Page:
A lonely young woman in the highest apartment in all of Brooklyn is surprised one morning to have laid an egg. She experiences a day-long existential crisis, trying to weigh her perspective in a reality that doesn't quite feel so real any longer. Both charmed and haunted by the impending doom of a child about to hatch, the lonely young woman is left questioning what is real and what is fate.

  • Andrew K. Meyer
    I <3 NY, Wreck
  • Andrew K. Meyer
  • Rebi Paganini
  • Chris Plunkett
  • Rebi Paganini
    Key Cast
    Remnants, Wreck
  • Chris Plunkett
    Director of Photography
    Wandering Off, I <3 NY, Tierra de Suenos
  • Project Type:
  • Runtime:
    8 minutes 20 seconds
  • Completion Date:
    October 11, 2016
  • Production Budget:
    1,000 USD
  • Country of Origin:
    United States
  • Country of Filming:
    United States
  • Shooting Format:
    Digital 4k
  • Aspect Ratio:
  • Film Color:
  • First-time Filmmaker:
  • Student Project:
Director Biography - Andrew K. Meyer

Andrew K. Meyer is a director, screenwriter and occasional performer currently based in Queens, NY. He made his directorial debut with his short film, Wreck, a Hypokrite Films production. In July of 2016, Andrew co-founded StoneStreet Cinema and has directed two narrative shorts under the company since: "I Heart NY" and "Egg".

NYC Performing Credits:
The Chris Gethard Show, Hello Giggles Live at UCB, L'illusion Comique, Songs for a New World

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Director Statement

“If you laid an egg, would you keep it warm?” Noah asked me for absolutely no reason, breaking a comfortable silence as he drove uncomfortably through the Lower East Side. I don’t remember what I said. I assume “Yes.”

Whatever it was, it was quickly followed by a declaration: “I think that’s our next movie.” I knew Chris would want to shoot that. I knew Rebi would want to star in that. Swollen by a dry spell of story ideas, Noah dropped one right into my lap. A good one. A simple one. A day in the life of a human woman who has laid an egg.

Egg did not turn out to be a simple movie.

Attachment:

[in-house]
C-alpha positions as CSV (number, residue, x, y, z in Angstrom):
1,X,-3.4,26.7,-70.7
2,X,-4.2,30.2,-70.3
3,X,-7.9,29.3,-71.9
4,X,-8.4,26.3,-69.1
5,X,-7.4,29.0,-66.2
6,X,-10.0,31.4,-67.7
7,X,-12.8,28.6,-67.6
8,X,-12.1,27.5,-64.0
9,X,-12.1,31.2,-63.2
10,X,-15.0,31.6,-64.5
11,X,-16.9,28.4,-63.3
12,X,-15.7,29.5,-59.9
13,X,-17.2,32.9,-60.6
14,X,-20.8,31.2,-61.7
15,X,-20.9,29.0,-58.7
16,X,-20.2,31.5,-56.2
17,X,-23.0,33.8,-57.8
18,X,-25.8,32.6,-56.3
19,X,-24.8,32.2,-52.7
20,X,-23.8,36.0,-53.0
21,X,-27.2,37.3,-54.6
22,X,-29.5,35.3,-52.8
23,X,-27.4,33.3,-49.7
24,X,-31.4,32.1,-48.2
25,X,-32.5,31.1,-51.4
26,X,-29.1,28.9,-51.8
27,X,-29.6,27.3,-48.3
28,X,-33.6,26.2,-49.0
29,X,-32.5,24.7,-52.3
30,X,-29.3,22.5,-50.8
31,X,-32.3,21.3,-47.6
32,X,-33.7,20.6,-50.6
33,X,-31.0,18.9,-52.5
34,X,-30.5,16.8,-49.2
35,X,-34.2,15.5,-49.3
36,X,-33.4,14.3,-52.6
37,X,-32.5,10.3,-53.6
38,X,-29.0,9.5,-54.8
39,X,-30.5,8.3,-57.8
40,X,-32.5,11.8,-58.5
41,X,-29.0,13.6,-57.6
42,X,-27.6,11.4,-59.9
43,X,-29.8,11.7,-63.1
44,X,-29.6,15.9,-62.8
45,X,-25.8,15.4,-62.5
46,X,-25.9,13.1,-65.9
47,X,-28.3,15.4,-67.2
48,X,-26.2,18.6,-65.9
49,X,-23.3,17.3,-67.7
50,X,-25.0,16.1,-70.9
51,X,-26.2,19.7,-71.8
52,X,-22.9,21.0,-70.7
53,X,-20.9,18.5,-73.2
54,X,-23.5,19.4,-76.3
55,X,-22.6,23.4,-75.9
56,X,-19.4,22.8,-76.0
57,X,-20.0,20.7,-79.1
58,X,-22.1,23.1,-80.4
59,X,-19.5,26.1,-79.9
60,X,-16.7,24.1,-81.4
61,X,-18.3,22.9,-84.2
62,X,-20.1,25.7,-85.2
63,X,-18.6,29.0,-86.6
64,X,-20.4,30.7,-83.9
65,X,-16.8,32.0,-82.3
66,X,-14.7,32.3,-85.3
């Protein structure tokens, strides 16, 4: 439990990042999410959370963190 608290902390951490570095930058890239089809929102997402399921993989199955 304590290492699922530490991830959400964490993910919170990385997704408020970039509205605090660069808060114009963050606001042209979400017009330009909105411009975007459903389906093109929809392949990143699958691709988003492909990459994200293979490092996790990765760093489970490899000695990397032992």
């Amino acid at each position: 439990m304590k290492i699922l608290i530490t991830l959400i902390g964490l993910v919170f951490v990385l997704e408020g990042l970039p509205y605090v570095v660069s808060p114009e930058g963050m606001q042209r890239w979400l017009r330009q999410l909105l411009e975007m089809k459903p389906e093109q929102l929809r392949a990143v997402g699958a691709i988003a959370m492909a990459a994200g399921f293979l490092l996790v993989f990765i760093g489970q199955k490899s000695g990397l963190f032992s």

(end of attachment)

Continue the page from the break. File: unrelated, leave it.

When we released the film to the public that Wednesday afternoon, I was receiving texts within the half hour from family and friends, each expressing their determined theories. Some wondered if it was all a dream, of course. Others wondered if the entire film was a metaphor for anxieties, for loneliness, for something as specific as false pregnancy tests. The people had no problem accepting that there was meaning, they just disagreed on how to identify it.

As a director, I feel it is my job to have two things set on any film: my vision and my purpose. The vision is for the audience. The purpose is for me. If there is no reason behind the shots, the sounds, the pacing of the performances- then it can get pretty frivolous. Although I normally prefer clear resolution in storytelling, not every film needs a message or even an overtly comprehensible ending. They just need a reason to exist.

And so long as I know full and well what my reasons are for this universe unfolding as it does, then we have succeeded in world-building, which is exactly what I love about making movies.

You can see Egg as some large statement about the surreality of creating life and the terrors of young motherhood. You can see Egg as just a movie about a woman who lays an egg. Our viewers each have their own interpretation of these eccentric and indulgent eight minutes. And I got mine.

I honestly did not expect the type of engagement I have been hearing about. I didn’t expect my friends and family to have questions and the theories. I didn’t even expect people to like it, if I’m being frank. But in this little movie based on a simple what-if, it seems that anyone can find a part of themselves in the lonely young woman who once laid an egg.